Truly, this cast is so, so bad (I made a mistake when I typed my notes and wrote ‘sos’ bad, as in ‘S.O.S’, wow!) Annie McEnroe (Beetlejuice) is a totally unrealistic and mousy reporter with pathetic delivery. In her scenes with Lee, it feels like he would have been better off talking to a wall because it is that one-sided of a conversation. None of it sounds right, especially the bad howling during the weird wolf sex. While I love the idea of a sexy and badass black wolf chick stealing the show, Marsha Hunt (Dracula A.D. 1972) isn’t given the proper treatment. Her makeup and over the top wolf plots are too eighties to be sexy, and the full doggy getup ends up looking more like a drag queen. It’s an utter injustice for what could have been hot hot hot. Thankfully, Sybil Danning (Amazon Women on the Moon) is totally fetching despite that scary and violent leather bodysuit. The incredibly weak script gives her nothing to say but growls and gibberish- was that aged 10 millennia did you say, really? Danning looks perfectly perky and kinky in her prime, but if only we could have seen more of her and Lee together in something more Hammer juicy. Alas, instead we get the very disturbing Little Person Werewolf Hunter Jiri Krytinar (Amadeus), who unfortunately gets his brain imploded by Stirba before turning Don’t Look Now. Ouch.

 

This utterly preposterous story from director Phillippe Mora (A Breed Apart) twists source novelist Gary Brandner’s mythos and also goes by Howling II: Stirba- Werewolf Bitch. Well, I may as well stop reviewing right there, for there isn’t anything major wolfy or bitchy here. This 1985 sequel is a far cry from its cult treat predecessor, with nasty werewolf implications that don’t go far enough and awkward, reaching ties to the original film. Too many changes to the werewolf essentials almost turn Howling II into a vampire move. These Transylvania wolves are immune to silver and can only be stopped by titanium stakes through the heart. Every eighties horror shtick possible is used – fire magic wolves get their powers binded by Big Christopher in what is a completely random and unfulfilling attempt at sexy horror and wolf comedy. Everything about Howling II is mistaken, from the bad, unnecessary eighties music over taking everything to the low of the lowest budget 1985 design. The punk teen Euro wolfy fashions, horrible lycan effects, awful zooms, and disastrous attempts at what you don’t see horror- really; these werewolves toss crates to ensnare their victims! Likewise, they themselves are caught in some bad action scenes and get captured with fishing nets!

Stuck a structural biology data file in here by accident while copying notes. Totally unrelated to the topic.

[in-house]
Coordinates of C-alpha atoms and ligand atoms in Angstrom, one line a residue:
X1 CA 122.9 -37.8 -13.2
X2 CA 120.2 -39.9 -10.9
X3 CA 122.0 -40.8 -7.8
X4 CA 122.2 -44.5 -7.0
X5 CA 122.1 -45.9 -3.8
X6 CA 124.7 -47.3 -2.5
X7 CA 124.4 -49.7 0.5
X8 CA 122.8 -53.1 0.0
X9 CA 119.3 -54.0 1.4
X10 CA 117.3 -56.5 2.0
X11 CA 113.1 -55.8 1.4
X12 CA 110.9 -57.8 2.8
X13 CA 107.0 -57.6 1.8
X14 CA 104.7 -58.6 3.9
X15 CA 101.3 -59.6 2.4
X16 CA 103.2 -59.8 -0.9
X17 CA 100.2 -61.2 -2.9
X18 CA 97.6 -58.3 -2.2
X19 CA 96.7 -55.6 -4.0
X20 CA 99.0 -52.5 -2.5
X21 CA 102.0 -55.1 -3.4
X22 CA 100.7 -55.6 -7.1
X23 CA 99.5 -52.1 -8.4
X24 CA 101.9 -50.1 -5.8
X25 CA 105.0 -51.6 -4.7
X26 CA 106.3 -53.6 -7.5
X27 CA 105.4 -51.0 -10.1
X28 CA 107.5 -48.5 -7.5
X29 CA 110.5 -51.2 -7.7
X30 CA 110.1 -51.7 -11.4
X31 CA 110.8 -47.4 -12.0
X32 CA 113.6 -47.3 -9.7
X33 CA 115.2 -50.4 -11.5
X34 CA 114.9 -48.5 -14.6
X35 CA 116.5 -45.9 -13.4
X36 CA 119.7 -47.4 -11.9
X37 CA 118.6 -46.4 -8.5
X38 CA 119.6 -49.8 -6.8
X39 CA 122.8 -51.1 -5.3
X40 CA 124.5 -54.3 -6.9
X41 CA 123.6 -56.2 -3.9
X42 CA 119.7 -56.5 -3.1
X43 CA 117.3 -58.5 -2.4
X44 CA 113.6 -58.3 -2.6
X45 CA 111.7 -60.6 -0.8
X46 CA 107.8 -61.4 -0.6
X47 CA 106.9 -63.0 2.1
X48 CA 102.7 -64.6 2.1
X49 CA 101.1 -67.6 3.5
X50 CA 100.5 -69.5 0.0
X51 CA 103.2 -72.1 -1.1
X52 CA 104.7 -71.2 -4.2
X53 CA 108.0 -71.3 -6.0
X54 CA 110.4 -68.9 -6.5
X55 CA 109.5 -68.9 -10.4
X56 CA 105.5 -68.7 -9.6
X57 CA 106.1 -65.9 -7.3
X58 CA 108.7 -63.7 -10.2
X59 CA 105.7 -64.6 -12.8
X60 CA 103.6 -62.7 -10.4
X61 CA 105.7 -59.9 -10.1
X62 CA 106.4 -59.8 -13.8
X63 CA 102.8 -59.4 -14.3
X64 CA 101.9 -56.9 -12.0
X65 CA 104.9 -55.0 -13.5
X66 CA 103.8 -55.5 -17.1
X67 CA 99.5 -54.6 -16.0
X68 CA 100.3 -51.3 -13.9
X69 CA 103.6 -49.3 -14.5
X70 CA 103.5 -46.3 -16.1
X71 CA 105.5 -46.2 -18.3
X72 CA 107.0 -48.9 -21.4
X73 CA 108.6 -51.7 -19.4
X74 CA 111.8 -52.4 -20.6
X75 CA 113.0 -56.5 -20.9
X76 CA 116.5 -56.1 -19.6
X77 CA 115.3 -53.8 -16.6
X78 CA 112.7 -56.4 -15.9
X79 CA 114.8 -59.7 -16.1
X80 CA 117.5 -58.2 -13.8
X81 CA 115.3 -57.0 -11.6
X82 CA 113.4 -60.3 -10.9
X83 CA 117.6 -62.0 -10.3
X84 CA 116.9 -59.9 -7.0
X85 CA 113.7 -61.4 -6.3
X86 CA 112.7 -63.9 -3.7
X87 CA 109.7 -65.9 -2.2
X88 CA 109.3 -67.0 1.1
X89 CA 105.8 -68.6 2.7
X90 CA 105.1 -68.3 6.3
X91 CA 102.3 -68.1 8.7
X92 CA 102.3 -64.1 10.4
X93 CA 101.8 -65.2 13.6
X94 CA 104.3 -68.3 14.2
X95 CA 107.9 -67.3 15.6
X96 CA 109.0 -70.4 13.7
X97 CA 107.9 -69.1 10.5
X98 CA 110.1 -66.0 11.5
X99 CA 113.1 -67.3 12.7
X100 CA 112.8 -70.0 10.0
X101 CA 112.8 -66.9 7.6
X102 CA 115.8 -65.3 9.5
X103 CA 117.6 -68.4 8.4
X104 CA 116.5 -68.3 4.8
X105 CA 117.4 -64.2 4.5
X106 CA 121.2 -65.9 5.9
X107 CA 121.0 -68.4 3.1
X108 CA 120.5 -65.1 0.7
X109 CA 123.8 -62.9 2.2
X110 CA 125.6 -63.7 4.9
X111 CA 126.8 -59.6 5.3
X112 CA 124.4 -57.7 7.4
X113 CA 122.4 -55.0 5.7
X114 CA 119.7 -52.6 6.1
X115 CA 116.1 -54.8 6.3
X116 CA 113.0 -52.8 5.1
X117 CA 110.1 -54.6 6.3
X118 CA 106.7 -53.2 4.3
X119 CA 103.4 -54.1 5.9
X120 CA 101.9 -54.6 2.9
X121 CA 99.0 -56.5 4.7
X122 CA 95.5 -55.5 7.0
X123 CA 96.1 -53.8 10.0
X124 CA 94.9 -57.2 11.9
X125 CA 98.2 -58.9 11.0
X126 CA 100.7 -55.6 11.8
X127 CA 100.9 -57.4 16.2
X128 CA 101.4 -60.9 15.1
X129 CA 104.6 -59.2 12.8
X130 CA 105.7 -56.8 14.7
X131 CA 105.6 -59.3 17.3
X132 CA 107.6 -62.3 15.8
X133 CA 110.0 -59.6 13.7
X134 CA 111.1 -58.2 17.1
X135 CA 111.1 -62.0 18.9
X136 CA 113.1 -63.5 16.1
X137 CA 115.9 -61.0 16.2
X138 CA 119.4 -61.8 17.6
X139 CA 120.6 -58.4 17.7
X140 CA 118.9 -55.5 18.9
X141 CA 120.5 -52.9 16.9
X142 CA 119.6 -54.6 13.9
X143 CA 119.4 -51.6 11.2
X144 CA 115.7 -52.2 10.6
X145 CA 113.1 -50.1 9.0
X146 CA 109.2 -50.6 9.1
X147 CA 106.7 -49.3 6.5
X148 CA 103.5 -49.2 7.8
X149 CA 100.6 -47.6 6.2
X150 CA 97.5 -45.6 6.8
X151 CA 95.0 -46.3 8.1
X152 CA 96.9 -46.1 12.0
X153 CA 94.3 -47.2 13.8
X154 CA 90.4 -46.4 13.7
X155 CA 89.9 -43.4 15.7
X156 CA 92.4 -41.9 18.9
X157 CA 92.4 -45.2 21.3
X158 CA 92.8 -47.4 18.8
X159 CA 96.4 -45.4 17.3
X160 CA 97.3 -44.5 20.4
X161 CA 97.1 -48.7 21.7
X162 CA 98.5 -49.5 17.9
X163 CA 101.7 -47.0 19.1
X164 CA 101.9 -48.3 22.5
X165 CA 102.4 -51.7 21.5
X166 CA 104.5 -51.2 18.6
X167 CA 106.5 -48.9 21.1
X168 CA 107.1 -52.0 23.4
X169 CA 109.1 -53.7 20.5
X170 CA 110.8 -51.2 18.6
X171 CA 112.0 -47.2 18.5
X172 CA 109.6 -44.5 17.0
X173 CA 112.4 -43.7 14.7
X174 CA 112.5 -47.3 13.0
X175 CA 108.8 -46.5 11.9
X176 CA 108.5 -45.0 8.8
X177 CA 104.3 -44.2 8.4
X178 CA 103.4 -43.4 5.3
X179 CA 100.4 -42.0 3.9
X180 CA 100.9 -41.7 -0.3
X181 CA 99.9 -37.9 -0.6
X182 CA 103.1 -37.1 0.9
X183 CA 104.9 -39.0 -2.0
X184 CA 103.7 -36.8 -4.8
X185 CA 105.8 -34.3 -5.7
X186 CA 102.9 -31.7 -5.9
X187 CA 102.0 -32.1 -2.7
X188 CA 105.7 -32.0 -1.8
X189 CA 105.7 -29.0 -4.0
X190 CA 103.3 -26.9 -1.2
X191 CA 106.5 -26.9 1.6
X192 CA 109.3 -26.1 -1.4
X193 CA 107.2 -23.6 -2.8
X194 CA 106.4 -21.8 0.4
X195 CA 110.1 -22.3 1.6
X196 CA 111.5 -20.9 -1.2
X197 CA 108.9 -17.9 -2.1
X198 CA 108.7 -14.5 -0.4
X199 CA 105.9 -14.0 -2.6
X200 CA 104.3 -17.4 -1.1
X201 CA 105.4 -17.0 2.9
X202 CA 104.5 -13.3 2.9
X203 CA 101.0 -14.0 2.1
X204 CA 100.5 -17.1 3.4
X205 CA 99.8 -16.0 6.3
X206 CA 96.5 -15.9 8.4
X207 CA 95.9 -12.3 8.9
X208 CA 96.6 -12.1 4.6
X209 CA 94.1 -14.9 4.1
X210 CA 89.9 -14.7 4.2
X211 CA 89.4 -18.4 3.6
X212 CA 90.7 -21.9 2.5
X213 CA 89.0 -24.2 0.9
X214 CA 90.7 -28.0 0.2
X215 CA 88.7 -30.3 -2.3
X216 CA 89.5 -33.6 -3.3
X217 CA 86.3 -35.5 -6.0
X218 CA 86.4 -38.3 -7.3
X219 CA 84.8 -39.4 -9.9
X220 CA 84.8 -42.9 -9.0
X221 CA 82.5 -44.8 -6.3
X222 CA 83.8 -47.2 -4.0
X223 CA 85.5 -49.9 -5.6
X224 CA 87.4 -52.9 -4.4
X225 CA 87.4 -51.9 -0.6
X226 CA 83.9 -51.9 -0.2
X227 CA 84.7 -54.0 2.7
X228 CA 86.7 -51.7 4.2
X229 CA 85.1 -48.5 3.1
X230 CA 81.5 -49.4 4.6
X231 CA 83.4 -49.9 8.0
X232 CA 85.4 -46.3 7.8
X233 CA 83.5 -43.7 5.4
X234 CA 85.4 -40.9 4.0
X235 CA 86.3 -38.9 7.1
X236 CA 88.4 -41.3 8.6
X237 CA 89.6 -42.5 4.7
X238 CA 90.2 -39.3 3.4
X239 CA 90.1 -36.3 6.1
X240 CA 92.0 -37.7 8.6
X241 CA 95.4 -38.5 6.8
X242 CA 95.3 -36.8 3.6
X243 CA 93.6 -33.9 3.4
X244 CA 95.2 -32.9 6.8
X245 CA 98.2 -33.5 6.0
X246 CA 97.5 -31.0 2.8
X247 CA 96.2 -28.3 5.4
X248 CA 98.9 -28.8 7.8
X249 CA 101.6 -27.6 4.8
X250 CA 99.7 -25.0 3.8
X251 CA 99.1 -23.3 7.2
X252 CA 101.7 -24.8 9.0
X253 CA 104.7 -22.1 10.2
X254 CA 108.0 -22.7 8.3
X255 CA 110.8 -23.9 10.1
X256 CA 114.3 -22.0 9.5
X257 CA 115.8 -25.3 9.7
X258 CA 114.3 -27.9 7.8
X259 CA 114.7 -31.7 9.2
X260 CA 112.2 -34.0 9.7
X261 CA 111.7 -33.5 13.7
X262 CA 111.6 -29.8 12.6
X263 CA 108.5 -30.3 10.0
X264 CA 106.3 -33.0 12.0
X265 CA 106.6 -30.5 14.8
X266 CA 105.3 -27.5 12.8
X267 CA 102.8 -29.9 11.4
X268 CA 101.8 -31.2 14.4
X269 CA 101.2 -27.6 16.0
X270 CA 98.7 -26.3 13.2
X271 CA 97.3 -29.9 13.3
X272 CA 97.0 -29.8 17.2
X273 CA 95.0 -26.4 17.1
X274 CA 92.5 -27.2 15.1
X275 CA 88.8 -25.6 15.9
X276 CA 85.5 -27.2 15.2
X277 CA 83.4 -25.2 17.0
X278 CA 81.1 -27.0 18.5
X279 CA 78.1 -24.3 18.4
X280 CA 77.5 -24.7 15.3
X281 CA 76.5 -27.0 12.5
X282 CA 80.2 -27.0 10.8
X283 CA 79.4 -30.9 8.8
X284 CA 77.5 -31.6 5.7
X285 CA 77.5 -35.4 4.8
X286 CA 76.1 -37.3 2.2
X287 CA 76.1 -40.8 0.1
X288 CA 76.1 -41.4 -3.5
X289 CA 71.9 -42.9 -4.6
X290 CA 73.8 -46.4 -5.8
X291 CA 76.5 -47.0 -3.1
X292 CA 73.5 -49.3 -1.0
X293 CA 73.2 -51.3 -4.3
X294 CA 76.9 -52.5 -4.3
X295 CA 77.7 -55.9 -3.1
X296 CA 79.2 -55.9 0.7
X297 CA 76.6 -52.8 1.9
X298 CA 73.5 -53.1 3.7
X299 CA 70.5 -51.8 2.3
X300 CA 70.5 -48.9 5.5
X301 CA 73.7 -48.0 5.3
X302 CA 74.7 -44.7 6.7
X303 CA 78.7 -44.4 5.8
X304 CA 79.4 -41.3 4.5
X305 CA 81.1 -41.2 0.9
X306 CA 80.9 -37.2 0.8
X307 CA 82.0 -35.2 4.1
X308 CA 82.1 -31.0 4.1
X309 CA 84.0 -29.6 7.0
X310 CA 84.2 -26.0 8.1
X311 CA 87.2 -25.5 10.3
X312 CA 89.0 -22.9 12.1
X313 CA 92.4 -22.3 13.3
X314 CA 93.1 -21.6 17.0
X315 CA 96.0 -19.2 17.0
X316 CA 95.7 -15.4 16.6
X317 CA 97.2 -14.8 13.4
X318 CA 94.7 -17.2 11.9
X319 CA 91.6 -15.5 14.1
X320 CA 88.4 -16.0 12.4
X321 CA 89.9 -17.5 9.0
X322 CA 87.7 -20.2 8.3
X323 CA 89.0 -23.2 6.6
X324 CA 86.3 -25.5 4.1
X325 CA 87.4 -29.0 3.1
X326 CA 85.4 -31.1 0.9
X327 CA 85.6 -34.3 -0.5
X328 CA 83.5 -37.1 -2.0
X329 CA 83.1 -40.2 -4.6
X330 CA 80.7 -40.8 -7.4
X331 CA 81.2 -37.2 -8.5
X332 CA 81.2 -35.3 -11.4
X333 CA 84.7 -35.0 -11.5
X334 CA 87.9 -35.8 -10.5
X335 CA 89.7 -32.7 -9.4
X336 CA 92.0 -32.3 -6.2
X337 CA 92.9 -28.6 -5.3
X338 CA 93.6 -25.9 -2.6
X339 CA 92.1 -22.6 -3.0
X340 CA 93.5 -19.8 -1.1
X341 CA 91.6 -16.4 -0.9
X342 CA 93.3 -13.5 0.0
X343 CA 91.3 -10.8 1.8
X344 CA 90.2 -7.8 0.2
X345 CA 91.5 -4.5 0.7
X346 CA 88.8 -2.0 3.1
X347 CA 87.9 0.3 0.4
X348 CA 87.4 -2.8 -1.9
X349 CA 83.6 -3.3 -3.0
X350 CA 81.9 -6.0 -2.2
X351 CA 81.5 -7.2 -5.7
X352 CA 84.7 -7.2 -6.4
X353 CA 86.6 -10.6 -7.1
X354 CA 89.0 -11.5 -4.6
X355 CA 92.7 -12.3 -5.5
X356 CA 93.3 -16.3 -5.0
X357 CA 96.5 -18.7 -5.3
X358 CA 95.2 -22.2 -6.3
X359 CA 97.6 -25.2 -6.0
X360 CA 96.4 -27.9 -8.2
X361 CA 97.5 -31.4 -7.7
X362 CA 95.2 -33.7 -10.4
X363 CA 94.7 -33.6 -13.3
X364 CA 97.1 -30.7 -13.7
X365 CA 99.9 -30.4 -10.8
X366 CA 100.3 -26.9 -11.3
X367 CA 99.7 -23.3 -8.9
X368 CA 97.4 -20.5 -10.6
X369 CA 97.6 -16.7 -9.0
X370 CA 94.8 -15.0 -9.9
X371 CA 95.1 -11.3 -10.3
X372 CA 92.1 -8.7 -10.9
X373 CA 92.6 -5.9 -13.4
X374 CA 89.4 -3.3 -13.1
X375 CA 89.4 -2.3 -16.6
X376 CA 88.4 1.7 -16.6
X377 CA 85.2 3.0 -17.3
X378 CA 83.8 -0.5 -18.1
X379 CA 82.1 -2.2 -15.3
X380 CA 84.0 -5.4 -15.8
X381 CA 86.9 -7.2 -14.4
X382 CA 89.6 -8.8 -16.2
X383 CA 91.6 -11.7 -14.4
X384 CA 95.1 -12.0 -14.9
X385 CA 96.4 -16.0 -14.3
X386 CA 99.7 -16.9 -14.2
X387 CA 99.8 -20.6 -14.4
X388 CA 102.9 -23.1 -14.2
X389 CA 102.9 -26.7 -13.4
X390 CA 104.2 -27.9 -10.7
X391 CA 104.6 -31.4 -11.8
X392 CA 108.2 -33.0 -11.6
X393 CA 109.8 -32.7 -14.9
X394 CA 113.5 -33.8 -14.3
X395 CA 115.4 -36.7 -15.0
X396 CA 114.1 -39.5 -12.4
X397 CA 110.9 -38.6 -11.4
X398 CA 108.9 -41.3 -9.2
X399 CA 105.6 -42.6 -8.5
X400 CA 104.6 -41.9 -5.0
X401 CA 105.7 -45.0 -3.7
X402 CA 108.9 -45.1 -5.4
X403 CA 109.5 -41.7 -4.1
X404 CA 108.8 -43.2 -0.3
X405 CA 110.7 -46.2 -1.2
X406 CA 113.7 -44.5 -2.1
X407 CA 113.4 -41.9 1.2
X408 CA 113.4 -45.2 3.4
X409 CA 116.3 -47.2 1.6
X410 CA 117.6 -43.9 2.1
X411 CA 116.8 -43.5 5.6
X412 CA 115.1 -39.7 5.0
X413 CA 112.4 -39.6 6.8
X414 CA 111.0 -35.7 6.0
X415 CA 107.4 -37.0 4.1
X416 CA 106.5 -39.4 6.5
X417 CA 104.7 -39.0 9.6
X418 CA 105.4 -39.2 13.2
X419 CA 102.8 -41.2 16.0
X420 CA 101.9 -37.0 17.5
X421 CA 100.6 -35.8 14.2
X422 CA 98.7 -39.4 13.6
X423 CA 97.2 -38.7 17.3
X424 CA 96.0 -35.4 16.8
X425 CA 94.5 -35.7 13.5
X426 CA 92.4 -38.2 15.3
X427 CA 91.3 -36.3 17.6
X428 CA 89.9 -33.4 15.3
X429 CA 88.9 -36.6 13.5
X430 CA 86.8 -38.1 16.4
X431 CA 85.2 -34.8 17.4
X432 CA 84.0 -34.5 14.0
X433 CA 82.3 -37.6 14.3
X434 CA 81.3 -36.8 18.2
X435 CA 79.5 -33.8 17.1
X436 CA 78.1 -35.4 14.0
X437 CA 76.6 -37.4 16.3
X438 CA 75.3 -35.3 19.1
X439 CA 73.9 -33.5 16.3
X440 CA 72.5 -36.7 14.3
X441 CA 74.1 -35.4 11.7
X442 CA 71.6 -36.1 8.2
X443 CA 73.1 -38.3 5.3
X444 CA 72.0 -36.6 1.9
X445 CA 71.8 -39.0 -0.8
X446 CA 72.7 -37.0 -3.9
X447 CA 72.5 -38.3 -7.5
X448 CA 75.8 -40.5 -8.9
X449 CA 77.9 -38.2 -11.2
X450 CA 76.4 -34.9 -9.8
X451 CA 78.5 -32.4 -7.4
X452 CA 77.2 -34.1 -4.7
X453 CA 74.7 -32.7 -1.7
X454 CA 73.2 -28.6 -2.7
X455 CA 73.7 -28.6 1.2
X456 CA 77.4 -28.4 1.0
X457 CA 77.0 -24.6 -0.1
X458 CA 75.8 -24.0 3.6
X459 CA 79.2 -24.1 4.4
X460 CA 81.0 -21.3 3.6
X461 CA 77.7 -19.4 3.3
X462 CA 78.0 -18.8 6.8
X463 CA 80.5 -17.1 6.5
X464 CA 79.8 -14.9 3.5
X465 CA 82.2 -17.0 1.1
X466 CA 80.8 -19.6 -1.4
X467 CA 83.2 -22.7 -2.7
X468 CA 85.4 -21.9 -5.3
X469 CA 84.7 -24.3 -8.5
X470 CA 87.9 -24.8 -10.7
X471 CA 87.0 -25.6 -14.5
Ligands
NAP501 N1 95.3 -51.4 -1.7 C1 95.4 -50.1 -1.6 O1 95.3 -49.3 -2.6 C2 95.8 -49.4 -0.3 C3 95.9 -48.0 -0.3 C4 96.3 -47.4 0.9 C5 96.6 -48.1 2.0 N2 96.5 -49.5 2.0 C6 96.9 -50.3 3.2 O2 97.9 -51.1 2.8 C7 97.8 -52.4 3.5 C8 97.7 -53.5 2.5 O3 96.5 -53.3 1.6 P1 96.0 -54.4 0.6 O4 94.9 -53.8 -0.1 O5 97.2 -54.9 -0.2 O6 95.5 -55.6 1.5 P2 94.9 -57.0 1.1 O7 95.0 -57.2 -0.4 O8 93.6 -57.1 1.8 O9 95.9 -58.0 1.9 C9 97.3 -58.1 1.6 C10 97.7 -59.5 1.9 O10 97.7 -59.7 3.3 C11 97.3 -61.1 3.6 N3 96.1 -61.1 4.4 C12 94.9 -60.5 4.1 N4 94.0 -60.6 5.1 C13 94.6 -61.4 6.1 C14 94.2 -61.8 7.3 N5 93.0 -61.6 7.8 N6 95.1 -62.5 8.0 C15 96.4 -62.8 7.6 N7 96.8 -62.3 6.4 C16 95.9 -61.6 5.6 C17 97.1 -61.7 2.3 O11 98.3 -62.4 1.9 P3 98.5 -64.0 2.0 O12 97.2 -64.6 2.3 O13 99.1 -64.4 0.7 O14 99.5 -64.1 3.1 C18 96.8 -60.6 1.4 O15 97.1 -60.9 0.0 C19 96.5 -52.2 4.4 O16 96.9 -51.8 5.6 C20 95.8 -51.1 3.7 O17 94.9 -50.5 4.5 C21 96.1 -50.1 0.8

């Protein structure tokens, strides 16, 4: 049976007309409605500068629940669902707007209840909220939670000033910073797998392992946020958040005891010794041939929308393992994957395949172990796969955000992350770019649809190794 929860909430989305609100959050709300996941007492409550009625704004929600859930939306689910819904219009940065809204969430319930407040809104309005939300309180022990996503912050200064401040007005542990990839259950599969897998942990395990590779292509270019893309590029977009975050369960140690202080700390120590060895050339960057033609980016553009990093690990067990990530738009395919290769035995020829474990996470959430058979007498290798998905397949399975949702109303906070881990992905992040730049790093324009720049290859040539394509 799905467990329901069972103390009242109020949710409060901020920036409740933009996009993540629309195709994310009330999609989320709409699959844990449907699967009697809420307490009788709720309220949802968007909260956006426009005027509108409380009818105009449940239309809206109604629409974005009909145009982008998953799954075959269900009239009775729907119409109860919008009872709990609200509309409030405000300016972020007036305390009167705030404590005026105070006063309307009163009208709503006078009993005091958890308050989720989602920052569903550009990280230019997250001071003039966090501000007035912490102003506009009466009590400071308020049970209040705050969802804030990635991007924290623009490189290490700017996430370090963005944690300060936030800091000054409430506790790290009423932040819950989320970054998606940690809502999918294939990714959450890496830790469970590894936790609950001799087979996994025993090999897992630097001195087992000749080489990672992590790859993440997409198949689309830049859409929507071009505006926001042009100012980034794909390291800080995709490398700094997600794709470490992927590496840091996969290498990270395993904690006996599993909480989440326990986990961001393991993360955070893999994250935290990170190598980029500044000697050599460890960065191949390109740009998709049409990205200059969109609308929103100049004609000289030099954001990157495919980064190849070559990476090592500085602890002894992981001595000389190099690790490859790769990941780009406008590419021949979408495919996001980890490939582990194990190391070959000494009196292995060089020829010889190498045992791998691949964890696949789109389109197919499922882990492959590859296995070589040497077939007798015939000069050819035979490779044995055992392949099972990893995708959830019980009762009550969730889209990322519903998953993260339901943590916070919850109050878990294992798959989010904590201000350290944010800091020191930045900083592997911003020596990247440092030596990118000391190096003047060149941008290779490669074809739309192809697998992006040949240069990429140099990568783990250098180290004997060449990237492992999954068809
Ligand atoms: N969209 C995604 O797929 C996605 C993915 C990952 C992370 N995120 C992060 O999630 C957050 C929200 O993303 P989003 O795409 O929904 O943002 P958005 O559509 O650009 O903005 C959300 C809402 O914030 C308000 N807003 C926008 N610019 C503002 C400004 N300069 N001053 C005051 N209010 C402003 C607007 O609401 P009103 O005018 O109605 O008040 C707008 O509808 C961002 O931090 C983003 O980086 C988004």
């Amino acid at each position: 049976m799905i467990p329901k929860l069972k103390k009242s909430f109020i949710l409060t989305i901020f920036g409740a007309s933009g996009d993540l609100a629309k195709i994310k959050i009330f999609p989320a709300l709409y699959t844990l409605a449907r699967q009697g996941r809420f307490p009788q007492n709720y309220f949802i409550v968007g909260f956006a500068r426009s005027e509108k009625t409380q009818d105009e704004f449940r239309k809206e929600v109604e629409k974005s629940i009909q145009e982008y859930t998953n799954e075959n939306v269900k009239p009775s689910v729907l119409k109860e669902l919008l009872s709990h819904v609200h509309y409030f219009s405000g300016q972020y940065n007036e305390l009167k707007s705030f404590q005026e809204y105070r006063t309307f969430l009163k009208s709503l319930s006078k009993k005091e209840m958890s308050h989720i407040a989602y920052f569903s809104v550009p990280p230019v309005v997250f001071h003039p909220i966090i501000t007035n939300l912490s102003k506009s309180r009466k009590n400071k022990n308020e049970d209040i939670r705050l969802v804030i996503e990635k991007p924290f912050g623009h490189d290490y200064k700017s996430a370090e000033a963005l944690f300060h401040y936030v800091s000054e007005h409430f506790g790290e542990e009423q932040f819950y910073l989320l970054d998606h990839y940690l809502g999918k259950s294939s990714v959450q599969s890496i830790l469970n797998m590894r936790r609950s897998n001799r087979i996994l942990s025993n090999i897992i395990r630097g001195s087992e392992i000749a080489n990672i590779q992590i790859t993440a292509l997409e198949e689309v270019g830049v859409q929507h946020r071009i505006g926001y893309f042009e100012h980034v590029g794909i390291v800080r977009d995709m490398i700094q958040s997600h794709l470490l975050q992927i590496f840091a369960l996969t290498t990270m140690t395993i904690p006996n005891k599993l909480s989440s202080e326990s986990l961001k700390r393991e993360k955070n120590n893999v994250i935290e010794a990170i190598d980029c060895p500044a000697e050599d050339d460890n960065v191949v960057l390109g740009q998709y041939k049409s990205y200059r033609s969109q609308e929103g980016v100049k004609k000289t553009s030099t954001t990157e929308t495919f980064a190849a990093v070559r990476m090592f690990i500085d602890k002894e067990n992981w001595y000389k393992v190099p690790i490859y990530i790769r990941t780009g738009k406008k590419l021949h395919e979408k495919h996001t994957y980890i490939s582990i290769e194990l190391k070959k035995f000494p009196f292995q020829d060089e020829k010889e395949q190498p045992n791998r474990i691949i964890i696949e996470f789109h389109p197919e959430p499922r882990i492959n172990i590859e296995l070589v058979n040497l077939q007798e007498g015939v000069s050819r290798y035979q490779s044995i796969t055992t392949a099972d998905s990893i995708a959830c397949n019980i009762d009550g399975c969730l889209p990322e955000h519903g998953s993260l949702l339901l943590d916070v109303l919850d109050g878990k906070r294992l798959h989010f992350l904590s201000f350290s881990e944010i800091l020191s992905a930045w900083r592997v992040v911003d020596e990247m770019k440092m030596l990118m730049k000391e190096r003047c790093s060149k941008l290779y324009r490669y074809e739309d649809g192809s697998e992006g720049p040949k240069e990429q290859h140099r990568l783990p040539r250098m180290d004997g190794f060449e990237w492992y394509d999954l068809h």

I’m harsh, yes, but Howling II: Your Sister is a Werewolf and Full Eclipse can be entertaining believe it or not- if you really, really like bad wolfy movies or are seriously jonesing over the leading men. It’s ironic because Mario Van Peebles and Christopher Lee are probably as far from each other in the leading man spectrum as you could get, but both deserve to be in a quality wolf horror movie. Nonetheless, their fans can still have fun here. However, if you are a highbrow fright connoisseur and expect some sense of credibility or logic in your lycan films, then move along doggie.

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The Writing Chamber: An Introduction to the Art of Writing Horror

As a writer, I can tell you that the creation of a story and putting it into words for an audience to read is an art form. Just like any other art (like music, dance, or theater), becoming a successful writer is not about talent but instead, it’s about learning the craft to obtain the skill. Yes, writing a good story takes a skill that you’re not born with. Instead, you learn it.